“The fear of death shall avail nothing, nor [shall avail] attachment of amulets and blue necklaces,” wrote al-Isfahani in the tenth century.
While the idea that aspects of the future could be disclosed by God was not uncommon in medieval Islam, today such a belief largely belongs to the realm of superstition. Through the medium of a wide range of objects, “Power and Protection” explores this fascinating aspect of Muslim culture: from divinatory practices such as astrology to the protective hand of Fatima, artefacts date from medieval times to the present and span a swathe of the earth from North Africa to China.
It is worth a trip to Oxford to see “Power and Protection” at the Ashmolean and also popping round the corner to the Bodleian Library to see a much smaller and focused display of manuscripts called “The Mughal Hunt.” Although thematically these two exhibitions are wholly unrelated, both possess Islamic artefacts held in Oxford’s prestigious institutions and are on display for the benefit of the public.
As with all exhibitions in the context of museums, one of the guiding questions is: Who is the intended audience? The answer almost inevitably is the same: middle-class, educated, adults. In exhibitions of Islamic art, there are other issues to be addressed: Is the exhibition primarily addressed to a non-Muslim audience? And if so, has it been curated exclusively for such an audience?
Arranged thematically, the exhibition occupies three rooms, the first concentrates on astrology, the second on dream interpretation, sciences of the sand or geomancy, the medicinal power of words; in the third are amulets and talismans, sacred symbols and between text and image. The relationship between Islam and the supernatural is complex and the exhibition makes a brave attempt to showcase a variety of objects depicting the relation with the supernatural. Instruments such as the astrolabe were originally used to calculate the position of the stars in relation to the horizon and were later adapted by Muslim astronomers to determine the qibla (direction of prayer towards the Kaaba) as well as being indispensable devices for travellers.
Common in all three monotheistic religions, particularly in their mystical dimensions, pious invocations were used in various media to help to memorise the Qur’an, as a relief from misfortune or sickness.
The Qur’an itself, used by the Muslim worshipper not just as an essential element in daily worship, but also as a container of blessings for his home where it occupies a special place, needs careful consideration when displayed alongside an array of other books or objects.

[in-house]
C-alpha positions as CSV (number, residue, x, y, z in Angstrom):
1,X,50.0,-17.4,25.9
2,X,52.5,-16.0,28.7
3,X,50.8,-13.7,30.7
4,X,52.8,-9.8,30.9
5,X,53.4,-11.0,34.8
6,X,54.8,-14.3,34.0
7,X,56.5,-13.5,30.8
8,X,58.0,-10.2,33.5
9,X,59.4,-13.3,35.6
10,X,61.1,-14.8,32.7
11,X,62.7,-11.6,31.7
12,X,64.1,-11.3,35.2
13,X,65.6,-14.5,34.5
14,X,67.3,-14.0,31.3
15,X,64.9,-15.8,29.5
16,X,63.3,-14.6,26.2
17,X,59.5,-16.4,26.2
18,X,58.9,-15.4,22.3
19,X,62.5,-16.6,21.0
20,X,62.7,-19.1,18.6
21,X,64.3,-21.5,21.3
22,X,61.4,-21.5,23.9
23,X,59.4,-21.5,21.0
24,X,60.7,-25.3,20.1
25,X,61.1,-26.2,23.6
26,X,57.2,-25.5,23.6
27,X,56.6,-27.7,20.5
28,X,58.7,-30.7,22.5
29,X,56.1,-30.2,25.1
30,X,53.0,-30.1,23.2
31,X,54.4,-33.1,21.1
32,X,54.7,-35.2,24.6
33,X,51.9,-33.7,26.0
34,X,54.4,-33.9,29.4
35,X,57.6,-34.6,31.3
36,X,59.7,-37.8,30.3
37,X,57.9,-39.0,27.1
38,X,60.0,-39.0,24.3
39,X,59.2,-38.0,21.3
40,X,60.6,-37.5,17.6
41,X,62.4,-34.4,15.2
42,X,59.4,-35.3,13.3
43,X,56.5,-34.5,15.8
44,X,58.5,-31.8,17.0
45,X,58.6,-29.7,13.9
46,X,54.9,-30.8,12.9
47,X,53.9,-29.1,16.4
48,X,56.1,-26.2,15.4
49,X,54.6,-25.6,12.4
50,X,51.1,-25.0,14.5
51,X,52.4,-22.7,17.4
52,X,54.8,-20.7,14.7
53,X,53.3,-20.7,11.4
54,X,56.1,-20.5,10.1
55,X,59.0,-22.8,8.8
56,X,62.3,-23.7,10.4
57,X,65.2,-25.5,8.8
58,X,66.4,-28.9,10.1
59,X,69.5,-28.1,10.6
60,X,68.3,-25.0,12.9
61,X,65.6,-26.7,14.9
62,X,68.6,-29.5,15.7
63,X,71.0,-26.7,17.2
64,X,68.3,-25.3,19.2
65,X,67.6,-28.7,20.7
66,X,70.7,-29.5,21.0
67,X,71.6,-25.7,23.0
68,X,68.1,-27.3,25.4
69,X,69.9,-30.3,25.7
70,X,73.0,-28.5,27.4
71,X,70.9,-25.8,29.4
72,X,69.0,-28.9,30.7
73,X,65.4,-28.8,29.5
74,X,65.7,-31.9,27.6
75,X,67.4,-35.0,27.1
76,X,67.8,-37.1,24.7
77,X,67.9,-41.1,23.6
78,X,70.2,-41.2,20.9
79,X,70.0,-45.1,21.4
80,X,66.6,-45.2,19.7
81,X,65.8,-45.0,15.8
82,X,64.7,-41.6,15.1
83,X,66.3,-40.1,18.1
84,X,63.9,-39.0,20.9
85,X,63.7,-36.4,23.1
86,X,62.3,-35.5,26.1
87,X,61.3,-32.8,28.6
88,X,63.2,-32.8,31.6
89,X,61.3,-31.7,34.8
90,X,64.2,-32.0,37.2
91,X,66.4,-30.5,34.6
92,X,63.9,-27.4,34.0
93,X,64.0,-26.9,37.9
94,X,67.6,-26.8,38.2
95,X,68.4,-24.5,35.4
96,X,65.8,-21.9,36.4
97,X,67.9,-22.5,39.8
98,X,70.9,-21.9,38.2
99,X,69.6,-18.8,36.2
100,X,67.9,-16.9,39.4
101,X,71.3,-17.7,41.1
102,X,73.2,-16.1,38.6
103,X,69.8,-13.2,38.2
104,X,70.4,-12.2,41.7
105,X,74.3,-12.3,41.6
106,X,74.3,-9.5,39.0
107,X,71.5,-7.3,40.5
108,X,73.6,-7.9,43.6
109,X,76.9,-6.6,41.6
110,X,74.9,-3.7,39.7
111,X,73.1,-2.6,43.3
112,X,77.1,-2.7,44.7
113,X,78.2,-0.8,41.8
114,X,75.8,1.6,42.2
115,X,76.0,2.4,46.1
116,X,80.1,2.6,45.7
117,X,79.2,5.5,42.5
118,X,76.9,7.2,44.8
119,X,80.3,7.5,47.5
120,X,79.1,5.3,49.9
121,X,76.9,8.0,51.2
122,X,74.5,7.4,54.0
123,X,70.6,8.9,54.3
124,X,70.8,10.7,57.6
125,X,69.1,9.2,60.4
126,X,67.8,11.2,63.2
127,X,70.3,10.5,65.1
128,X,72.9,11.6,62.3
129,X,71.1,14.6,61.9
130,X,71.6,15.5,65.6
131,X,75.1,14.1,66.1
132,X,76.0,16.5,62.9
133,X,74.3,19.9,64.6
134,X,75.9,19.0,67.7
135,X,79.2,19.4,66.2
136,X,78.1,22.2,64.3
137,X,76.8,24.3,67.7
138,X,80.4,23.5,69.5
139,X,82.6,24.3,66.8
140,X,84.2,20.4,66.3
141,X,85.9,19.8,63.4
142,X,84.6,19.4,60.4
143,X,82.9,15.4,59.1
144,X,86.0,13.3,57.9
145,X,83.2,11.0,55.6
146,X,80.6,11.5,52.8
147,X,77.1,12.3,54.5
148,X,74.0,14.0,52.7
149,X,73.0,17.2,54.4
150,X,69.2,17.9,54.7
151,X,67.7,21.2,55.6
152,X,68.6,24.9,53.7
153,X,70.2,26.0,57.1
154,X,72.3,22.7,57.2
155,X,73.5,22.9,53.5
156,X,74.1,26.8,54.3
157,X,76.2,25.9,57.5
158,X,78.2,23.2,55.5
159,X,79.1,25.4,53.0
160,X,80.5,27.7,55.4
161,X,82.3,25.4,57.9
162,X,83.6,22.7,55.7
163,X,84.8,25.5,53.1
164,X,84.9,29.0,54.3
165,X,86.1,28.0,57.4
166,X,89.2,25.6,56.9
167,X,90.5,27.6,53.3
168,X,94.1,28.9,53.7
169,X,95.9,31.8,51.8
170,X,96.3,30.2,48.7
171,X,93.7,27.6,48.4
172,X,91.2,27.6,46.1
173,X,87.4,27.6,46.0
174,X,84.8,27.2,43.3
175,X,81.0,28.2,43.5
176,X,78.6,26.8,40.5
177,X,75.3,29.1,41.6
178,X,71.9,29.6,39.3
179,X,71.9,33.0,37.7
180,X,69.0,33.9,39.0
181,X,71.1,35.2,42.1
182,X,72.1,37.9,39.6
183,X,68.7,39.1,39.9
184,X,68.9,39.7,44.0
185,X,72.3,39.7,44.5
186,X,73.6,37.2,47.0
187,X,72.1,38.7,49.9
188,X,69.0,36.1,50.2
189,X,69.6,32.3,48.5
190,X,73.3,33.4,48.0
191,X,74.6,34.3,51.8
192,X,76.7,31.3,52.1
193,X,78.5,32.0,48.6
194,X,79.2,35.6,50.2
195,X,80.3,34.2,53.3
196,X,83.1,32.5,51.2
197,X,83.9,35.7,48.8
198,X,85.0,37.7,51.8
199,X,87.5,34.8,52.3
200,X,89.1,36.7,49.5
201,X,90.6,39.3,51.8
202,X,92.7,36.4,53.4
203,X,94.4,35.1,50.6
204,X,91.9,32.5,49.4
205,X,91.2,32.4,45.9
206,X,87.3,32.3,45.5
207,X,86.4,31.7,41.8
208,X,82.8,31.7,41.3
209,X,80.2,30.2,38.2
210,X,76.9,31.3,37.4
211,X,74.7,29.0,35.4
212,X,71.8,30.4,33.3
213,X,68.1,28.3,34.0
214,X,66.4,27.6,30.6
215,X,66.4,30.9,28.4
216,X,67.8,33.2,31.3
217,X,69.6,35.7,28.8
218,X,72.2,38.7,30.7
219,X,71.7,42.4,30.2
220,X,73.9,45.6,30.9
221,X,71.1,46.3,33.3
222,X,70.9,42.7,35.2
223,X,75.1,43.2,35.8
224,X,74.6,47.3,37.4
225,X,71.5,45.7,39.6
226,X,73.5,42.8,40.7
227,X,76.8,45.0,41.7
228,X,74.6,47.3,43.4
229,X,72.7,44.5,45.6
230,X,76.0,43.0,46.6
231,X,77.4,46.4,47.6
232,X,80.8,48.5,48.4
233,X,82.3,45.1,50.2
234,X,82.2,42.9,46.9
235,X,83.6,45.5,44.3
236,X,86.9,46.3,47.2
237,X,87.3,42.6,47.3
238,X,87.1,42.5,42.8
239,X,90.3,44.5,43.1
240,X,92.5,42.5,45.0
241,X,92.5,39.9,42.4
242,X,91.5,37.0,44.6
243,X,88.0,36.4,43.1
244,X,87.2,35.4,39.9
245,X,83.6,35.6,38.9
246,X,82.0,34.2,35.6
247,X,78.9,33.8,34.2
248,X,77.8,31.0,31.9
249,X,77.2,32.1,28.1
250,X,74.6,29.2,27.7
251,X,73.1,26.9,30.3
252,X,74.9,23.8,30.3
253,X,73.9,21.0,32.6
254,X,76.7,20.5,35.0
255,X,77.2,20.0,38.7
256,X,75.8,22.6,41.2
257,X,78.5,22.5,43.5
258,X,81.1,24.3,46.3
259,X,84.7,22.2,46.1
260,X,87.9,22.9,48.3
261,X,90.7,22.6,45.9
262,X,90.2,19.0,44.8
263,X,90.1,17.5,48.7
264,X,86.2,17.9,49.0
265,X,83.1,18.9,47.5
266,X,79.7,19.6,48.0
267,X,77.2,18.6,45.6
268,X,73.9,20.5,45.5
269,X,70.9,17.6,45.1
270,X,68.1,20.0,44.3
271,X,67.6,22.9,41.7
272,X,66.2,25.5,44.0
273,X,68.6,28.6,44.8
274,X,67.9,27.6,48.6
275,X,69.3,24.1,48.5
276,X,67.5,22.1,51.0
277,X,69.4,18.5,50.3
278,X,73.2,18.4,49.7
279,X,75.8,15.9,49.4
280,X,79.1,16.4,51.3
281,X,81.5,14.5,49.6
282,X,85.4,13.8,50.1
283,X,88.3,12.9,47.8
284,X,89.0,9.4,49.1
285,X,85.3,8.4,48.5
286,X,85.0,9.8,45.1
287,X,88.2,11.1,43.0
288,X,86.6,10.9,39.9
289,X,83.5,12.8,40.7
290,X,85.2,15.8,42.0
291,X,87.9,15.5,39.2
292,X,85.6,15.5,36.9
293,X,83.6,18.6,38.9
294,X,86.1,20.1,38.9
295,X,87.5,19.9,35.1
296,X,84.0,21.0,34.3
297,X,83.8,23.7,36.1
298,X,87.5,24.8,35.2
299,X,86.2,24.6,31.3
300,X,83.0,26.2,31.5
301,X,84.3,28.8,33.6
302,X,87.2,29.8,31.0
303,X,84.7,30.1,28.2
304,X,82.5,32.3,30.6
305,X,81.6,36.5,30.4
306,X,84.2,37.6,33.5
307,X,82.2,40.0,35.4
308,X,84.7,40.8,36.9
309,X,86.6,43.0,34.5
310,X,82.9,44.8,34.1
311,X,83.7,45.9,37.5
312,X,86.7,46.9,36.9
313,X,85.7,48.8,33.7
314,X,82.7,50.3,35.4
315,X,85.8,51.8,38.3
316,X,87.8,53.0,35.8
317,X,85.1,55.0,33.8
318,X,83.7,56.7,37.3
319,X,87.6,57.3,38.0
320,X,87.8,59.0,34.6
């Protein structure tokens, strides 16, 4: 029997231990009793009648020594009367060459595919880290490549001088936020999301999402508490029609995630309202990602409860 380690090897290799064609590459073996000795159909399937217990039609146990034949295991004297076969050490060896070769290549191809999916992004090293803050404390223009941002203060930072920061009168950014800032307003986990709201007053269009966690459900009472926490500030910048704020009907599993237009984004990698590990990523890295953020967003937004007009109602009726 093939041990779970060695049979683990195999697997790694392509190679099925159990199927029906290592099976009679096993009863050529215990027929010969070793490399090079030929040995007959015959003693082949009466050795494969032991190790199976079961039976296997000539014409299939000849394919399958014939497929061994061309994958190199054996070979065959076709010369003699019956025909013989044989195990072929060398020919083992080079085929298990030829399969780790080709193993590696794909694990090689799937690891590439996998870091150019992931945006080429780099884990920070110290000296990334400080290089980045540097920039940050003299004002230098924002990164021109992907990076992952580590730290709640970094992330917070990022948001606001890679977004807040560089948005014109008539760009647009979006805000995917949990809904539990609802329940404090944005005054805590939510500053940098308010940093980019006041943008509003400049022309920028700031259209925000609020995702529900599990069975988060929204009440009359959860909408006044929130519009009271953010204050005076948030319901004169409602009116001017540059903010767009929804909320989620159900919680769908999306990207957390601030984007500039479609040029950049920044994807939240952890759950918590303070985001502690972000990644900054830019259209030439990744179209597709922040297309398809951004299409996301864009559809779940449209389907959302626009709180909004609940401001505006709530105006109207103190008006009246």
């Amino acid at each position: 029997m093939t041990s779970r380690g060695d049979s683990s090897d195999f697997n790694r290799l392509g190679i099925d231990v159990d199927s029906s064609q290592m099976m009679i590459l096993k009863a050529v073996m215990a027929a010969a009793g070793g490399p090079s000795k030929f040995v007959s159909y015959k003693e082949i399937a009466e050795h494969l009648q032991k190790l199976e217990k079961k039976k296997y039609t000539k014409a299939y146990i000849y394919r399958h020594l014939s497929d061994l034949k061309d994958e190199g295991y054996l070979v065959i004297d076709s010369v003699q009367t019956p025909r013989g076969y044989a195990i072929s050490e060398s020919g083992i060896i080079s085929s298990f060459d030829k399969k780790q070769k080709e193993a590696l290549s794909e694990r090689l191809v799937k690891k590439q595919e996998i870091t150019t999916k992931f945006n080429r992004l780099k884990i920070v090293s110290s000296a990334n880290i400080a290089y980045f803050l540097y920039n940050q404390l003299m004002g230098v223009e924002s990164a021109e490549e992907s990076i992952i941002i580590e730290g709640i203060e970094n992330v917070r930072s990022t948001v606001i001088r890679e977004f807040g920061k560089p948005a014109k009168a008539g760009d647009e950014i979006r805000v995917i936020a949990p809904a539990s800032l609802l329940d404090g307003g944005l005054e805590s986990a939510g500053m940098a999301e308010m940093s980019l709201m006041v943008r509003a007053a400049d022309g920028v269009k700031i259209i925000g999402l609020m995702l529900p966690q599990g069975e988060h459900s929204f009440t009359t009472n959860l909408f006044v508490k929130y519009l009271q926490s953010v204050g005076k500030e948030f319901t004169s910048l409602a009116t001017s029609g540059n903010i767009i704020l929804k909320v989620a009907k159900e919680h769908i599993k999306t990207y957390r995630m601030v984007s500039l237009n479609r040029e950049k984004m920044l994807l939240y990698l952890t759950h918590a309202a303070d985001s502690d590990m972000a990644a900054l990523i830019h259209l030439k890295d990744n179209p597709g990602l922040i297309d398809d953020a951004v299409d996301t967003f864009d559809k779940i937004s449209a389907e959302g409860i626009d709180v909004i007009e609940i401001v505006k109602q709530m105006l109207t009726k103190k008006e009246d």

Included in the case of bibliomancy (istikhara), for instance, along with Fa’alnmama (Book of Omens), there is a Qur’an with Table of Prognostication from mid-sixteenth century Shiraz as well as a Qur’an from Ethiopia from the mid-eighteenth century. Along with the two amulets containing Quranic excerpts from West Africa, these are the only pieces from sub-Saharan Africa which has nevertheless been Islamised for over a millennium. Protective talismans using Quranic verses and worn around the neck are still used in the region today, much in the same way as miniature Qur’ans carried on journeys or pilgrimages. The display panels designed to echo letters of the Arabic alphabet used in divination has added a sensitive and attractive dimension to the overall design of the exhibition.
Among the most noticeable objects in the exhibition are the jewel-encrusted hand of Fatima – also known as khamsa in Shi‘a tradition, accompanied by a detail from a miniature depicting the hand-shaped finial, and the tablet accompanying the Kitab al-mawlid by Abu Ma’shar al-Balkhi. This marvellous twenty-first century tool offers the possibility to leaf through a fourteenth century manuscript from Baghdad much in the same way as a literate reader of the period. As digitised material from the past is becoming increasing available, such displays will surely become more commonplace, allowing contemporary audiences to appreciate frail objects from the past.
In addition, given the ubiquity of technology amongst today’s youth, such interactive devices encourage the participation in an otherwise entirely visual experience of museum exhibits. The objects’ inherent historical and aesthetic value, combined with their provenance from several important wworldwide collections of Islamic art, including local ones in Oxford, make this an engaging experience and the accompanying programme of events, including children’s activities, and broaden the educational aspect of the exhibition thereby reaching out to diverse sections of the community.